Talcum Powder Lawsuits: No Seasonal Cheer for J&J
This season is stressful for all the wrong reasons at Johnson and Johnson, who had more talcum powder lawsuits to handle as we entered the holidays.
After losing several cases in a row earlier this year, the pharmaceutical giant will now face two new charges of negligence related to talcum powder. The two lawsuits, filed in Texas and West Virginia respectively, both allege that the product contributed to the wrongful death of the plaintiffs’ relatives.
In Texas, widower Marcus Witherspoon filed his suit to fight for the memory of his mother, Mary Ann Witherspoon, who died of ovarian cancer in late 2014. His complaint is a common one among talcum powder lawsuits, arguing that regular use of the body powder contributed to her condition without her knowledge.
The suit in West Virginia also alleges wrongful death, this time in the case of Ann Christine Underwood, who lost her battle with ovarian cancer earlier this year in March. Her daughter, Amy F. Darnold, has taken up the fight for her mother, who was another user of the product who had no reason to believe it was harming her. It is that trust, Darnold believes, that was violated by Johnson & Johnson, prompting her legal challenge.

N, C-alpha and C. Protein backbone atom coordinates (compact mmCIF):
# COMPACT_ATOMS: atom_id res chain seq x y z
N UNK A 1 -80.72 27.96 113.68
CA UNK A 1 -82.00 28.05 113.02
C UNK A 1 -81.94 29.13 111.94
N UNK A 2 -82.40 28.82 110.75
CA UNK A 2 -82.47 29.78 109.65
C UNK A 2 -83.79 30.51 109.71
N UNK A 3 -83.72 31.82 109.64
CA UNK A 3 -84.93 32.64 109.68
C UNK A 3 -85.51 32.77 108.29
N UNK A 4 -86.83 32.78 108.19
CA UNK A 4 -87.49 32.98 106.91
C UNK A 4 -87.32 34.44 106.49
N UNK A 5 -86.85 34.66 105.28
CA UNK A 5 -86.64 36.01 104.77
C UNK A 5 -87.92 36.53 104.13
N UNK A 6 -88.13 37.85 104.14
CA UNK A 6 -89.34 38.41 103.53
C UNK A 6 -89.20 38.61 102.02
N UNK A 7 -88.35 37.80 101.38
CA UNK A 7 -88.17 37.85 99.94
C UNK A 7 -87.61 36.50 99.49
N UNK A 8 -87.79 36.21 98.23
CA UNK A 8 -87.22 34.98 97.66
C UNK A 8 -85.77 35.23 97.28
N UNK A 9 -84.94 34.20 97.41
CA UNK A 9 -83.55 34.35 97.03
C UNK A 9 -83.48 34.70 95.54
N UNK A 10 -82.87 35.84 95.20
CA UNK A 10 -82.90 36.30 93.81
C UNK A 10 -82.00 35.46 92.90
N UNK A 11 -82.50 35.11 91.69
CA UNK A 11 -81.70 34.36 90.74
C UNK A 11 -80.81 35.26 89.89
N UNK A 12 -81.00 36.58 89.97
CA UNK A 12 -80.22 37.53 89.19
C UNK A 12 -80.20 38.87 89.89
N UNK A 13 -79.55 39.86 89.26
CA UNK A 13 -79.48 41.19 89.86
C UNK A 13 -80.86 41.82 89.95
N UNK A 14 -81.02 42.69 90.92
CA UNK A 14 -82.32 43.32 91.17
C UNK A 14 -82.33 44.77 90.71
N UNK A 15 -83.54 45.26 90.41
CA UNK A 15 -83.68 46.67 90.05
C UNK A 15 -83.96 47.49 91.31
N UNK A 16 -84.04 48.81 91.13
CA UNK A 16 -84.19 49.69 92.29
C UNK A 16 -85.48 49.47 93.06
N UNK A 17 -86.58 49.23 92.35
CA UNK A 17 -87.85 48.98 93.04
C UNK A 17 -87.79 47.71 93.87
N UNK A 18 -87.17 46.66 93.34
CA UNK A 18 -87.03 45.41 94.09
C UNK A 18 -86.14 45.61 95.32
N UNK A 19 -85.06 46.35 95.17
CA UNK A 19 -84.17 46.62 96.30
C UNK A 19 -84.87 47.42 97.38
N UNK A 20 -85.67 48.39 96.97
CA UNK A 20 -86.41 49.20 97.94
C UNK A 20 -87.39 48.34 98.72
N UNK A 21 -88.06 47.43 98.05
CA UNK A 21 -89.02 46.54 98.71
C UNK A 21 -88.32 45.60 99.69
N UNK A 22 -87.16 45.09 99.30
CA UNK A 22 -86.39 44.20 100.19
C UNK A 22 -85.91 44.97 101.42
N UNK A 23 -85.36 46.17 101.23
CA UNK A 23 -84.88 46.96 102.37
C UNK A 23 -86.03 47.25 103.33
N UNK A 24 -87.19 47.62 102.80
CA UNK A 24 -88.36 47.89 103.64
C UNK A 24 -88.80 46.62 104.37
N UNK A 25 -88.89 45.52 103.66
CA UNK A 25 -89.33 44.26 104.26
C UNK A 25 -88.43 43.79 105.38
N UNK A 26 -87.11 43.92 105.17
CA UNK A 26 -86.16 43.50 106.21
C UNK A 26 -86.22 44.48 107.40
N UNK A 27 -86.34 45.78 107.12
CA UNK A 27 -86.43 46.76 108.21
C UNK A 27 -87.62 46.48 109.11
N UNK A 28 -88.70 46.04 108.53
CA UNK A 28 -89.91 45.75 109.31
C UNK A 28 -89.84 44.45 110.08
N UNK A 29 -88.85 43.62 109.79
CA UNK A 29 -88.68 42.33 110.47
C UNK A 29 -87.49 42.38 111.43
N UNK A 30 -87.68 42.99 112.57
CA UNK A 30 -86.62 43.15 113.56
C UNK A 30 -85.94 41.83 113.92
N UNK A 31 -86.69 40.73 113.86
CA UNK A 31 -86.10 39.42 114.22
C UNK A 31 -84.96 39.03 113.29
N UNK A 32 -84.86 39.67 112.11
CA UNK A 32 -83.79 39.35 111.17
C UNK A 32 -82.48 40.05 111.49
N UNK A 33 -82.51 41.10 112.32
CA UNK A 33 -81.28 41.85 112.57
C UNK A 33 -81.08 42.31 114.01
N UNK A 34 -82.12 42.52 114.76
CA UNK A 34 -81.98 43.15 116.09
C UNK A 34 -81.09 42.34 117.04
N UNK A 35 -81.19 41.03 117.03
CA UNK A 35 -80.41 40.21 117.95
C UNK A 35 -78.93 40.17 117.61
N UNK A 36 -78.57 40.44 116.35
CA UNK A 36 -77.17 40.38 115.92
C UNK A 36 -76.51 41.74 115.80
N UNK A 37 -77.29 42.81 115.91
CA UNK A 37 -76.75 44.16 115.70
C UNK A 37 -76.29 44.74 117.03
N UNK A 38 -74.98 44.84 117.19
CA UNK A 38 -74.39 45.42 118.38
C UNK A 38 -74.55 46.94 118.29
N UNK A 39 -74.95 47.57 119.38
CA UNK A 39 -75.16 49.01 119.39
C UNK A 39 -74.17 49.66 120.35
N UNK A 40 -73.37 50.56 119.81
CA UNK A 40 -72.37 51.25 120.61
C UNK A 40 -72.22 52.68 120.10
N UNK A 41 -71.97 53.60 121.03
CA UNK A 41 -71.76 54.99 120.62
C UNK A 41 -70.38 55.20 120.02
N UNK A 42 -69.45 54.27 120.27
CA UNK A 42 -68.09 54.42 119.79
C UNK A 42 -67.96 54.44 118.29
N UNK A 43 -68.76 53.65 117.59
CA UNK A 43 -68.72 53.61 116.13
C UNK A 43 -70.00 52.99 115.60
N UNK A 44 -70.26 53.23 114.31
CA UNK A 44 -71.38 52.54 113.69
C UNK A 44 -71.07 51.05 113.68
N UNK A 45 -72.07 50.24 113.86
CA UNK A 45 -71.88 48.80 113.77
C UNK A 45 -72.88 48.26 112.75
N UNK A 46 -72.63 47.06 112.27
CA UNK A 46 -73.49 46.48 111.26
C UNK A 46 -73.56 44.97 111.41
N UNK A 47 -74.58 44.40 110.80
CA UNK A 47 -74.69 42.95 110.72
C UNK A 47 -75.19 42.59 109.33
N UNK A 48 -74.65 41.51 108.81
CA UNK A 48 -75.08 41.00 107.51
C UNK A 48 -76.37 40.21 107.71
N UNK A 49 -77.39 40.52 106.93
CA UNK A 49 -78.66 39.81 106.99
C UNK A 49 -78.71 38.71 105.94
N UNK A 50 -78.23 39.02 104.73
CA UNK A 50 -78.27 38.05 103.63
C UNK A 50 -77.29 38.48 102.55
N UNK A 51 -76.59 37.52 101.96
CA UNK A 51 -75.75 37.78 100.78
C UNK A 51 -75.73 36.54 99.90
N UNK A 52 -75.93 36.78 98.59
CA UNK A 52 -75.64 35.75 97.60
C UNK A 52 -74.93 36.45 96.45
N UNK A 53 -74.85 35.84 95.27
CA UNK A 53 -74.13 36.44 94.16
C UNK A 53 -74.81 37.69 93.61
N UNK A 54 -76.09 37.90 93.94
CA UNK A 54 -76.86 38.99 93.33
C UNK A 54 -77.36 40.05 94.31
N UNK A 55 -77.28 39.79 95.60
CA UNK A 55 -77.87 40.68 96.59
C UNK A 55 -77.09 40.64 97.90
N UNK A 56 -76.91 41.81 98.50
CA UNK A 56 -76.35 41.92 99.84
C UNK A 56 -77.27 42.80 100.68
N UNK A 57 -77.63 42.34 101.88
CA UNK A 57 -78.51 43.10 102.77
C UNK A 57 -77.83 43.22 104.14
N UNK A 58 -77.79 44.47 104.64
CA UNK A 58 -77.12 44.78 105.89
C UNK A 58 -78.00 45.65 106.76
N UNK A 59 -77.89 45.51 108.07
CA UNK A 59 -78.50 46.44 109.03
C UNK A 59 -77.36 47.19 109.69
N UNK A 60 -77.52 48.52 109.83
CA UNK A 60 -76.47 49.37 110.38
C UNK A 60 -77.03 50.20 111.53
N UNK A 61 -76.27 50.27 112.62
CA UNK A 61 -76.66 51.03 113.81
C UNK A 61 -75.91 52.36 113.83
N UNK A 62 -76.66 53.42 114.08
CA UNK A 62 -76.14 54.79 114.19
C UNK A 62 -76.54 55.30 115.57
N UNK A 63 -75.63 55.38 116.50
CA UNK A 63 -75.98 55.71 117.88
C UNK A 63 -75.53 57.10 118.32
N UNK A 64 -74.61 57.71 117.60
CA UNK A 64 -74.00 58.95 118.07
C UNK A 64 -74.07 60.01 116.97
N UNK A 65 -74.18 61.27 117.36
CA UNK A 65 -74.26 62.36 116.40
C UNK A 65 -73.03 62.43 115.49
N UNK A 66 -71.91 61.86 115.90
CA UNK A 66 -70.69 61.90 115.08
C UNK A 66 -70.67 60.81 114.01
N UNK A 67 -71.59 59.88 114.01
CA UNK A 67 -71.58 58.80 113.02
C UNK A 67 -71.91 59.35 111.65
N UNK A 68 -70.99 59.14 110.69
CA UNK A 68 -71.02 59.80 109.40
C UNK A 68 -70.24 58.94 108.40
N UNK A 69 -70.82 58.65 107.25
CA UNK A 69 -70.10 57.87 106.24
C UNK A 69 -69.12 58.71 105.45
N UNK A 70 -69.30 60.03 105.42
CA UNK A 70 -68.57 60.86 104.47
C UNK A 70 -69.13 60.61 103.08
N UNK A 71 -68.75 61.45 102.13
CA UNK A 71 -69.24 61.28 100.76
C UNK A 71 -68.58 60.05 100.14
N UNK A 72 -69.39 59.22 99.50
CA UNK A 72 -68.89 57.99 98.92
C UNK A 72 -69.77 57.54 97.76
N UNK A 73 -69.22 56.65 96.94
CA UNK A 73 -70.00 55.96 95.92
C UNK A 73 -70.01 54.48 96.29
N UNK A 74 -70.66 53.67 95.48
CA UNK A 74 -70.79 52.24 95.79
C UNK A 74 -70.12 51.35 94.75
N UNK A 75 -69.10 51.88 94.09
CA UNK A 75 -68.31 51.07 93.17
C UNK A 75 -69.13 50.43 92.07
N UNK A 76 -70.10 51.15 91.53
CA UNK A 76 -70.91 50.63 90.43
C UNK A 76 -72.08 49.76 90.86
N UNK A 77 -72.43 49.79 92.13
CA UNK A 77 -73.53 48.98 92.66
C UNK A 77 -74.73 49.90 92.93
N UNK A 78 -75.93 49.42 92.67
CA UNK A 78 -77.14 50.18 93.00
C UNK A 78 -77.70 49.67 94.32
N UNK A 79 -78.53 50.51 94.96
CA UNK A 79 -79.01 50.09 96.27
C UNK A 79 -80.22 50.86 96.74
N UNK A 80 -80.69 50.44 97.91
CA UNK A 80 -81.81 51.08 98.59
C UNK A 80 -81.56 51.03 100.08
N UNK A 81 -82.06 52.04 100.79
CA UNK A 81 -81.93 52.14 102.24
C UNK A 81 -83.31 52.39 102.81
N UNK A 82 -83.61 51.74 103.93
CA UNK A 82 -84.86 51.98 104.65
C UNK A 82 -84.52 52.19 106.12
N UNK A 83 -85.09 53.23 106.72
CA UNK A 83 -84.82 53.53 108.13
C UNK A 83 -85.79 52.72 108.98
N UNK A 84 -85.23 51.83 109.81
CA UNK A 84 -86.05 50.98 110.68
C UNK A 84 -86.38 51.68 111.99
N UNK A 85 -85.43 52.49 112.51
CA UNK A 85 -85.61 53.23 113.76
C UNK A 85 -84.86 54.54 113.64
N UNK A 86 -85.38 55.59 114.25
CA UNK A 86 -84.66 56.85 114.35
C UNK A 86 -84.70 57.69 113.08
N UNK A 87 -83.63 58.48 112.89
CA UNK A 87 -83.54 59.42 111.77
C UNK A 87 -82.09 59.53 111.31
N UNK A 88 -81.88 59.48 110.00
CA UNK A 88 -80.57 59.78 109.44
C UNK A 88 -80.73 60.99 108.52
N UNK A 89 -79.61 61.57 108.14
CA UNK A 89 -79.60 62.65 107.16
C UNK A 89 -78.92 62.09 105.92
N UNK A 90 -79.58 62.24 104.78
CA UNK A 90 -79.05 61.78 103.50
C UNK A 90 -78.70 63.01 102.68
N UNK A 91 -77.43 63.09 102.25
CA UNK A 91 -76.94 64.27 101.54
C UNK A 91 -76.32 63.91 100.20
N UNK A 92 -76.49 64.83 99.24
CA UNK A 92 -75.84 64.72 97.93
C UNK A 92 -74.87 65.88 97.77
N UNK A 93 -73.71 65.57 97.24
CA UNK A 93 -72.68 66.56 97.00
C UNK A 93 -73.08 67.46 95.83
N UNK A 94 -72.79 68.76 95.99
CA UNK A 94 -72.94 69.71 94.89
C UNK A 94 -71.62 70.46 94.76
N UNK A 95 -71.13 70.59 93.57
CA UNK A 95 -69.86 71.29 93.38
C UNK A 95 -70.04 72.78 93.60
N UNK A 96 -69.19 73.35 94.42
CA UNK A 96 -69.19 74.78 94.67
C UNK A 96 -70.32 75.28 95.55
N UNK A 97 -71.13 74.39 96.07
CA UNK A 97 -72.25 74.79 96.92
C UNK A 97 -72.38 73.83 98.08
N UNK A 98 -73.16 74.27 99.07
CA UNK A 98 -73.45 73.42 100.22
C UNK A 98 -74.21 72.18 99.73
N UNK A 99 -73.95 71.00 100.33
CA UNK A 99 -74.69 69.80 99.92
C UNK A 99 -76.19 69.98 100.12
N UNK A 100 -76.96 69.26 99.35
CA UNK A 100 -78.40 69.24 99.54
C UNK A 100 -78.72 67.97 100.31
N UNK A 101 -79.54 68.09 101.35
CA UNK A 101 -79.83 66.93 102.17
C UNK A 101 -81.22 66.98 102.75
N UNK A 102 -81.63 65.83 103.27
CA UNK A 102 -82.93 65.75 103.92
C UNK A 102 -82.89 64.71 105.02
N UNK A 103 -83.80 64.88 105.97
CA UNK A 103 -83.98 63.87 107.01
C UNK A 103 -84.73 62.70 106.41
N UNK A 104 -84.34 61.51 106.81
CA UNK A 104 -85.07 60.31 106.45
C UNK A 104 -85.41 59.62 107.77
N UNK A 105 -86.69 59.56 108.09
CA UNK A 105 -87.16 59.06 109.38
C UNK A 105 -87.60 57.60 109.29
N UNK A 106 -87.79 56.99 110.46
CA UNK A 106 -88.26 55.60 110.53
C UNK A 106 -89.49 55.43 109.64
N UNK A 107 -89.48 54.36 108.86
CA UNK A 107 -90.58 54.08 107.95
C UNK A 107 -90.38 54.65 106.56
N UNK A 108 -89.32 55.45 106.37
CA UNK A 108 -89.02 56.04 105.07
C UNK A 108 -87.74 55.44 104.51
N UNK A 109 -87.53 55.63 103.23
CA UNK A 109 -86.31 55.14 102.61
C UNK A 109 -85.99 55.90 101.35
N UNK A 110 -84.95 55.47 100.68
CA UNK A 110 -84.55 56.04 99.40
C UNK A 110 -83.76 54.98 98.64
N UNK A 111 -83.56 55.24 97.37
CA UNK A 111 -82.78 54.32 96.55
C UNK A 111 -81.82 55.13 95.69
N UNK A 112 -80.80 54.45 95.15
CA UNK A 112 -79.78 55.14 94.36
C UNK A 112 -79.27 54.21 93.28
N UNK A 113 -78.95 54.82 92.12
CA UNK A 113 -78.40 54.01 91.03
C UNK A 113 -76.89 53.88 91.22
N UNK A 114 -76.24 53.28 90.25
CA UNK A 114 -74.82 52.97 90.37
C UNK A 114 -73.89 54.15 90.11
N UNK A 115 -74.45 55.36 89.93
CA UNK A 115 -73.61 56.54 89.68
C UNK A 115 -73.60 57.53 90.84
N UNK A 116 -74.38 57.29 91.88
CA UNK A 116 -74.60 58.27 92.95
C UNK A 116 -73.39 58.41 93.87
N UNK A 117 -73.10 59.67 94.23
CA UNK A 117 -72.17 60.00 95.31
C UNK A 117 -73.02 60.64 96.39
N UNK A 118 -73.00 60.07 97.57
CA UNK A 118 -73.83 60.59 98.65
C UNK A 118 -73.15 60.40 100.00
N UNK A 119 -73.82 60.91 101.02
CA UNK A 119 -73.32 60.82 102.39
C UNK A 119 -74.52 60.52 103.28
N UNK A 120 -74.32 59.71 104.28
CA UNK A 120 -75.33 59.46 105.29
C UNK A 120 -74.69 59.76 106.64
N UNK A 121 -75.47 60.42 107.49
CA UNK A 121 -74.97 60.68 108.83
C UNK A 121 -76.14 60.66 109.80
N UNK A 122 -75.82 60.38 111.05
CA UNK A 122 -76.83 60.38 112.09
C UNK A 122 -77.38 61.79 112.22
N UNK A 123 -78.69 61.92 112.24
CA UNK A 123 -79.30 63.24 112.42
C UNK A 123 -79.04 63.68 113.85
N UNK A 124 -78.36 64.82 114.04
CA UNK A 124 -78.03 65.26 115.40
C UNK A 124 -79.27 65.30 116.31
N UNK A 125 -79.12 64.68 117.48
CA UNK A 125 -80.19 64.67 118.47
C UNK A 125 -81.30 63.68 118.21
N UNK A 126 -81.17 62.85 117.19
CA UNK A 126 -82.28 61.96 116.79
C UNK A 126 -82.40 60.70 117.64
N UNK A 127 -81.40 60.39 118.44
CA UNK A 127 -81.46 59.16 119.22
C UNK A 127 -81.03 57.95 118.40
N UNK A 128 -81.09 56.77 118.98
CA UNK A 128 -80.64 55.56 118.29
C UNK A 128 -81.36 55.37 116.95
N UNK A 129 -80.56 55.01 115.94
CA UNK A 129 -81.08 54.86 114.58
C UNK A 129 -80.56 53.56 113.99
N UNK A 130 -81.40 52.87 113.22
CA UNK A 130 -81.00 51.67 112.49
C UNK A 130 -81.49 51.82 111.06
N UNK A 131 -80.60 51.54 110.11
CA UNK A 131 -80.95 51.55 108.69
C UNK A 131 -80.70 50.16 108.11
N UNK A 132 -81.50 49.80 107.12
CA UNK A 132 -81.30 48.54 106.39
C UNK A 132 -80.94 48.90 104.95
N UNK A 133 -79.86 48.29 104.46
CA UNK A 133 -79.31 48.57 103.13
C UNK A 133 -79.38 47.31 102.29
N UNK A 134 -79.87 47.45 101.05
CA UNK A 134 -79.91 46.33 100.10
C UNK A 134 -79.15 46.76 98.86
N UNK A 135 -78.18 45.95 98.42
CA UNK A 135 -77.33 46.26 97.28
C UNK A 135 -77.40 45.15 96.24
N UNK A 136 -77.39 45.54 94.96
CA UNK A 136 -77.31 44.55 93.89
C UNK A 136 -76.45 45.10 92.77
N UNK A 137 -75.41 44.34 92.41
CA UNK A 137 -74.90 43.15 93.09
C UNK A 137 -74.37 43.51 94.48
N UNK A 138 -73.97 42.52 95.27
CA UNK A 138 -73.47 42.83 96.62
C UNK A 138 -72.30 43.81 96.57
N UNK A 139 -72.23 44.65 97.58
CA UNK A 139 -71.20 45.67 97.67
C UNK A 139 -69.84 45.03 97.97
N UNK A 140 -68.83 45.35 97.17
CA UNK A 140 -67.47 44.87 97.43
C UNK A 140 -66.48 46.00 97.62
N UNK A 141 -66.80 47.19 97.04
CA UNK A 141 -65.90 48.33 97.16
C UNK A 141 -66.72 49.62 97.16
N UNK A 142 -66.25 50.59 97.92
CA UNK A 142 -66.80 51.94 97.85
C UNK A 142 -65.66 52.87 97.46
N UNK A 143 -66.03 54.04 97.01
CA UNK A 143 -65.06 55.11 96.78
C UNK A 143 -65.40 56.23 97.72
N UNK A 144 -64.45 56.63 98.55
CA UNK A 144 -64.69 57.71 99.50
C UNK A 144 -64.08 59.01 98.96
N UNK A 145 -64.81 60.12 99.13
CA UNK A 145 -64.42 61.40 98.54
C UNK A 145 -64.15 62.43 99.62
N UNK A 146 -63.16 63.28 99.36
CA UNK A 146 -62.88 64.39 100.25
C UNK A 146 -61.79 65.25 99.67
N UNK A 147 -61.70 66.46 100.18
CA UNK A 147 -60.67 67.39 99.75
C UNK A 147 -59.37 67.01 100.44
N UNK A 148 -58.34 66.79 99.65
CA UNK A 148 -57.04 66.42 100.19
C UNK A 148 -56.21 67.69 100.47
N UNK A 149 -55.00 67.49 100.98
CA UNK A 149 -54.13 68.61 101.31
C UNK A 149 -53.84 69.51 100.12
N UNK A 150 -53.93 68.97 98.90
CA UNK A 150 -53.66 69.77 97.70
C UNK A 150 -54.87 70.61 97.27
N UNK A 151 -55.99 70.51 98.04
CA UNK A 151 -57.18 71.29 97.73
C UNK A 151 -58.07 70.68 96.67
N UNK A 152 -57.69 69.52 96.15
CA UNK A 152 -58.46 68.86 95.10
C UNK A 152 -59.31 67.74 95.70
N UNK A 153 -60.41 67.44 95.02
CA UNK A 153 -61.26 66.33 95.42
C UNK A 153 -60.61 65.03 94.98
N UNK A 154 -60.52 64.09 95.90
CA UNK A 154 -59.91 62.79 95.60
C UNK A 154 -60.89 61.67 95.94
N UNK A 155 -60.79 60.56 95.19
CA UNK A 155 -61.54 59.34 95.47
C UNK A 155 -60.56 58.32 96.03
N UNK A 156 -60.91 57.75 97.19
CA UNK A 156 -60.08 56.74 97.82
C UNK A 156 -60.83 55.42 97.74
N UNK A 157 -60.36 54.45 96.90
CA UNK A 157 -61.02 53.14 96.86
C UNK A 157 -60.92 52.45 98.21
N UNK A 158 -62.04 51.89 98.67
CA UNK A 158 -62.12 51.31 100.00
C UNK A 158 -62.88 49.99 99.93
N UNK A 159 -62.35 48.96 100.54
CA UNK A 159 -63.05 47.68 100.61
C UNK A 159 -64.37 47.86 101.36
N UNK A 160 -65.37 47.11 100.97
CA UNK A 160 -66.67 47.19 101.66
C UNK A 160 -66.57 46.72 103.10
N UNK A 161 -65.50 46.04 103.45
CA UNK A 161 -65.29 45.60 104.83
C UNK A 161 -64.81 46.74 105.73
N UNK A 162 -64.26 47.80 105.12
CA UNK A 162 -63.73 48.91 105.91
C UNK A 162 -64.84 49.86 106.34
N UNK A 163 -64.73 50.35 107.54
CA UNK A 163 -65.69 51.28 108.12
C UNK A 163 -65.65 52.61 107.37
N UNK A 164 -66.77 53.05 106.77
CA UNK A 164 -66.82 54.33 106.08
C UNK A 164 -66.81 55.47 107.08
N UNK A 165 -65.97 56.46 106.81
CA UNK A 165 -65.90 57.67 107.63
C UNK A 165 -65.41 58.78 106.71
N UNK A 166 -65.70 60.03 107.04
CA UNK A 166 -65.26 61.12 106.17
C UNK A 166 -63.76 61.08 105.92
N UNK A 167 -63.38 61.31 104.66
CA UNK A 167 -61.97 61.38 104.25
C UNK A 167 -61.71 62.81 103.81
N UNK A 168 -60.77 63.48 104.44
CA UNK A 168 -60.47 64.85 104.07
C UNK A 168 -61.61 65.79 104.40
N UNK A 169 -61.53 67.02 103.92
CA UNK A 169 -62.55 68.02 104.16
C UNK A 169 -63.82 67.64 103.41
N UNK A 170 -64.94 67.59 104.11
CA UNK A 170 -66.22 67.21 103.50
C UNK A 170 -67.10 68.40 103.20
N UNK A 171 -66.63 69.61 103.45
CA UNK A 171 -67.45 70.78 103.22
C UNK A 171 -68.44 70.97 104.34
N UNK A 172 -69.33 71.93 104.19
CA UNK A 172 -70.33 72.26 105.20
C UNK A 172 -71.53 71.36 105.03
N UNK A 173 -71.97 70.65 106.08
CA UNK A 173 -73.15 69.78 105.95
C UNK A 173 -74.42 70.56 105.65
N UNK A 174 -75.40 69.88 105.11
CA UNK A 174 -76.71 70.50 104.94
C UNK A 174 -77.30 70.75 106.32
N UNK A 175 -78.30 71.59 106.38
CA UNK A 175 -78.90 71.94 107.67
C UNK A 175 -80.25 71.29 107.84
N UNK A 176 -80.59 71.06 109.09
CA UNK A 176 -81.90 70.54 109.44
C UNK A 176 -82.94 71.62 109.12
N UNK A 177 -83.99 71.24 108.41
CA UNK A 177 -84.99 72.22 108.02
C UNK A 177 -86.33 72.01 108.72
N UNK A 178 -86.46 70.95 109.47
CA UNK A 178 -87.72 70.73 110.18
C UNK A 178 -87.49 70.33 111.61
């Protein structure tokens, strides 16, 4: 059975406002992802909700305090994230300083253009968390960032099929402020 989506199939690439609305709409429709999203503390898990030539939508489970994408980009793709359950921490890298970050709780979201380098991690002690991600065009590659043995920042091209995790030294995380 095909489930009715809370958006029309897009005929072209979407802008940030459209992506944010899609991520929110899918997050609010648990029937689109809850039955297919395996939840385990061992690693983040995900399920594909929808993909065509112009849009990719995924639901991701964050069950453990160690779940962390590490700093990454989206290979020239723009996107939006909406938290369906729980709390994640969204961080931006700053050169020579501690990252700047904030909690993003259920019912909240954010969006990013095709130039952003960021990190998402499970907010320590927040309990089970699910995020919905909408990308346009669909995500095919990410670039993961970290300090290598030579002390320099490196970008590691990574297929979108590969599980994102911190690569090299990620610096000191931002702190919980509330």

Both cases contain familiar allegations, not least because Johnson & Johnson was on the losing side of fighting similar charges in cases around the country.
Most relate to the core allegation that its marketers failed to include prominent warnings about the dangers for women with ovarian cancer. Other side effects have provided cause for concern, but it is Johnson & Johnson’s steadfast refusal to acknowledge any link between talcum powder and ovarian cancer that has angered plaintiffs and, indeed, angered the public as a whole.
Other side effects have provided cause for concern, but it is Johnson & Johnson’s steadfast refusal to acknowledge any link between talcum powder and ovarian cancer that has angered plaintiffs and, indeed, concerned the public as a whole.
The company managed to get charges dropped in two lawsuits due to the plaintiffs failing to provide sufficient proof. In thousands of other cases, however, Johnson and Johnson seems to be in trouble.
After losing a $70 million ruling in October, the company was still facing some 1,700 open lawsuits in state and federal courts. The company’s win record is not good for cases decided in 2016 and next year doesn’t look to be much better with these new cases coming right before Christmas.
With many of the lawsuits running into seven-figure damages, the stage is set for ongoing legal challenges throughout next year.
This is a popular product with many loyal users, so Johnson and Johnson is almost certainly bracing itself for another wave of talcum powder lawsuits in 2017.
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